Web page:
Over the weekend a twitter discussion led to an (oft-discussed) idea that we, the Canadian infosec community, need to start a CERT-like entity here in Canada (if you’re not Canadian and live in a country without a CERT, then keep reading but do a mental “s/Canada/$yourCountry/g”). Below are my initial thoughts (and some from the weekly podcast by Mr Arlen and Mr Lewis) on a few of the important questions we’ll need to explore in the coming months to actually build a national CERT.
What is a CERT?
A CERT, or Computer Emergency Response Team, is primarily a clearinghouse for infosec information, provides advisories or alerts to its members and acts as a coordination point between other CERTs, such as corporate CERTs or other regional CERTs.
Why do we need a CERT?
I think the better question is, why don’t we need a CERT? I really couldn’t come up with an answer that didn’t sound like I was ignoring the importance of the internet and computers to the Canadian economy. To repurpose points from Brian Honan’s talk about IRISS, the Irish CERT, at Source Barcelona:
- We need a point of coordination for incidents otherwise we, as a country, can’t respond in a timely manner;
- We need a forum for providing unbiased guidance;
- The bad guys are collaborating, we should be too; and
- We need national capabilities to help protect the sectors of our economy that depend on the Internet and technology (which is pretty much all of them).
Also, a lot of our peers in the western world as well as trade partners around the globe have CERTs, they certainly aren’t any different from Canada and if they’ve decided it’s worthwhile why haven’t we?
What should our CERT do?
In short, I think we should provide:
- A place for organizations to report incidents;
- Alerts and advisories;
- Trusted introduction to other CERTs; and
- Knowledge sharing.
Don’t we have that already?
We have some industry specific ones such as CFI-CERT that serve the Canadian Banks. We also have the CCIRC, run by PWGSC (Public Safety Canada), but that’s for national critical infrastructure only; there is CanCERT which you have to pay for access, which is kind of antithetical to the whole concept in my opinion. However, to be fair to the people at EWA (the folks that run CanCERT) there’s clearly a market need and they’re making some money by meeting that need.
Why hasn’t the Canadian government built a national CERT?
To be honest, I don’t know. I’ve heard multiple stories from others including:
- We think industry needs to do it;
- We don’t want to interfere in private sector;
- We have processes for dealing with the really big stuff that needs our attention;
- The RCMP and CSIS work with the relevant parties as needed; and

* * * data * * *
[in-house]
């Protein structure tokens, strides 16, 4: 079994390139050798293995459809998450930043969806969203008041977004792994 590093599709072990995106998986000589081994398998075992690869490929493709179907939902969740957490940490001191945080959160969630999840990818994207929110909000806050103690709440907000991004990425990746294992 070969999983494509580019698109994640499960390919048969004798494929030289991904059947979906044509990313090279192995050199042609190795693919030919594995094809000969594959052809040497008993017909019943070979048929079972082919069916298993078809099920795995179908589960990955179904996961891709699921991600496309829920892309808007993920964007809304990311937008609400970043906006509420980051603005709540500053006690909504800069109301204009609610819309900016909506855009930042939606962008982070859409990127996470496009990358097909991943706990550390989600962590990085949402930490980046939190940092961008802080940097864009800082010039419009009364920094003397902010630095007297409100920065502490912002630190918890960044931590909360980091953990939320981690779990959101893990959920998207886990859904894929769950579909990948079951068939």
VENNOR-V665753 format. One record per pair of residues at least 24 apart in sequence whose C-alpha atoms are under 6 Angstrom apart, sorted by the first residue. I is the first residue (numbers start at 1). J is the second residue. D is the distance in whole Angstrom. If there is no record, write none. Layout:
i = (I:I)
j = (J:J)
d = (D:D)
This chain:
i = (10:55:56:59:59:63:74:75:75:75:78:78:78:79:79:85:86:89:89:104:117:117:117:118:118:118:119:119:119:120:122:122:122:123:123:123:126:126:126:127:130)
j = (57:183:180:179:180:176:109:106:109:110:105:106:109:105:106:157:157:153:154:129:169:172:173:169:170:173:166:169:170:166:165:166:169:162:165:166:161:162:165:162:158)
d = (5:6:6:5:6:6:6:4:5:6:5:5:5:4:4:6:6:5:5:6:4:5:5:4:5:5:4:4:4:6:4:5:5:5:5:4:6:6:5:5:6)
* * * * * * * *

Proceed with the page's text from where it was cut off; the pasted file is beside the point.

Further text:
- We’re working on something, it’s coming soon.
Whatever the reason, to steal and butcher a line from a movie: “If you guys were going to create a national CERT, you’d have created a national CERT”. The short of it is, it needs to be done and if the government ever comes along with something meaningful, there no reason the efforts can’t coexist, collaborate and better protect Canada.
How will we operate this?
We’ll need to be cost conscious in this endeavour, in part because every dollar gathered will need to stretched and funding is not guaranteed at this point. Again taking a page from IRISS, volunteers probably make the most sense. The volunteer aspect also means you need to leverage technology to automate as much as you can otherwise you run the risk of burning out your volunteer base through sheer boredom. Technology will be needed to make this work and since this is a Canadian national CERT, I question the wisdom in leveraging resources or services located in other countries to deliver any part of this, most especially if we’re trying to encourage incident reporting. So while we might get away with volunteer labour, we’ll still need to pay for something, we’ll need to build something.
How are we going to pay for it?
That’s a good question, here are a few thoughts:
- We’re probably not going to get any money from our government, at least not in the first few years till the CERT proves itself;
- Charging fees for any of the CERT services will completely disincentivise potential users resulting in decreased adoption;
- Vendor have money but their money isn’t free, displaying their logos in exchange is reasonable, but more than that may erode trust in what the CERT is trying to accomplish. However, sponsorship from IT companies outside the infosec industry might be the way to go, especially if they’re participating in the CERT community itself;
- Charitable giving from benefactors or member sponsorship might be the way to go but securing a more than a one time commitment is essential to ensuring multi-year operating costs can be covered;
- Kickstarter is de rigueur but it is just another form of donation although could be useful for the initial bootstrapping.
What are we going to call this thing?
CERT itself is a trademarked term, one has to apply to Carnegie Mellon University to use it. While I see a lot of value in getting the right to officially call it a CERT, it’s not required to started delivering value. What we call it isn’t critical at this juncture, but whatever we call it we will need to make sure it works in both English and French, we are Canadian after all.
What happens next?
Over the next few weeks, a few of us will put our heads together, consult with other CERT founders and then propose to the community at large a plan to move forward. Volunteers will be needed, members will be needed and eventually money will be needed, so stay tuned.